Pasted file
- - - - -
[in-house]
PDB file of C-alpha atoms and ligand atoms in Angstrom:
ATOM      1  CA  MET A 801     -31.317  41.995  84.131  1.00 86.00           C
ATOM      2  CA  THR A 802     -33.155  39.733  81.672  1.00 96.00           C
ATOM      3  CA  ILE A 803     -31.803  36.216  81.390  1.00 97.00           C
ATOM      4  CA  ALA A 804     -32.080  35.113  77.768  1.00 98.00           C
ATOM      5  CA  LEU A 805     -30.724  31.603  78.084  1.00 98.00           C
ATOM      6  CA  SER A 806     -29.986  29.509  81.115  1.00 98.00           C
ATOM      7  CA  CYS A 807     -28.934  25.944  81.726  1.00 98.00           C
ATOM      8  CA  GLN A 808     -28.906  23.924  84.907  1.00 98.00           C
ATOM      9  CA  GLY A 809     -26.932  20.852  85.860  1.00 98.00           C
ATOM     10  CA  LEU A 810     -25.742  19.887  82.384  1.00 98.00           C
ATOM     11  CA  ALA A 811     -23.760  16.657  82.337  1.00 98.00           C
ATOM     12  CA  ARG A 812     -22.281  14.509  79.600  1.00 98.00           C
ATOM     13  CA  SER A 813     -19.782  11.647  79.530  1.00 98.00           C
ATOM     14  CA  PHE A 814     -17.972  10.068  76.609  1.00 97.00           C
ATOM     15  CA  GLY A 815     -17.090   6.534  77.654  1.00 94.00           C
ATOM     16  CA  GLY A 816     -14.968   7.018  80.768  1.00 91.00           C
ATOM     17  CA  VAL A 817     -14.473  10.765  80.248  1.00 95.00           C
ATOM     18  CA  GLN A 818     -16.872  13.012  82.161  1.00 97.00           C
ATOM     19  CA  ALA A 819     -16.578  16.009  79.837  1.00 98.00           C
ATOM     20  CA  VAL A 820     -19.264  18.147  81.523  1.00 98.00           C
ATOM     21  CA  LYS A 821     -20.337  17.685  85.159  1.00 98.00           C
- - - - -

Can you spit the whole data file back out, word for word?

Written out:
[in-house]
PDB file of C-alpha atoms and ligand atoms in Angstrom:
ATOM      1  CA  MET A 801     -31.317  41.995  84.131  1.00 86.00           C
ATOM      2  CA  THR A 802     -33.155  39.733  81.672  1.00 96.00           C
ATOM      3  CA  ILE A 803     -31.803  36.216  81.390  1.00 97.00           C
ATOM      4  CA  ALA A 804     -32.080  35.113  77.768  1.00 98.00           C
ATOM      5  CA  LEU A 805     -30.724  31.603  78.084  1.00 98.00           C
ATOM      6  CA  SER A 806     -29.986  29.509  81.115  1.00 98.00           C
ATOM      7  CA  CYS A 807     -28.934  25.944  81.726  1.00 98.00           C
ATOM      8  CA  GLN A 808     -28.906  23.924  84.907  1.00 98.00           C
ATOM      9  CA  GLY A 809     -26.932  20.852  85.860  1.00 98.00           C
ATOM     10  CA  LEU A 810     -25.742  19.887  82.384  1.00 98.00           C
ATOM     11  CA  ALA A 811     -23.760  16.657  82.337  1.00 98.00           C
ATOM     12  CA  ARG A 812     -22.281  14.509  79.600  1.00 98.00           C
ATOM     13  CA  SER A 813     -19.782  11.647  79.530  1.00 98.00           C
ATOM     14  CA  PHE A 814     -17.972  10.068  76.609  1.00 97.00           C
ATOM     15  CA  GLY A 815     -17.090   6.534  77.654  1.00 94.00           C
ATOM     16  CA  GLY A 816     -14.968   7.018  80.768  1.00 91.00           C
ATOM     17  CA  VAL A 817     -14.473  10.765  80.248  1.00 95.00           C
ATOM     18  CA  GLN A 818     -16.872  13.012  82.161  1.00 97.00           C
ATOM     19  CA  ALA A 819     -16.578  16.009  79.837  1.00 98.00           C
ATOM     20  CA  VAL A 820     -19.264  18.147  81.523  1.00 98.00           C
ATOM     21  CA  LYS A 821     -20.337  17.685  85.159  1.00 98.00           C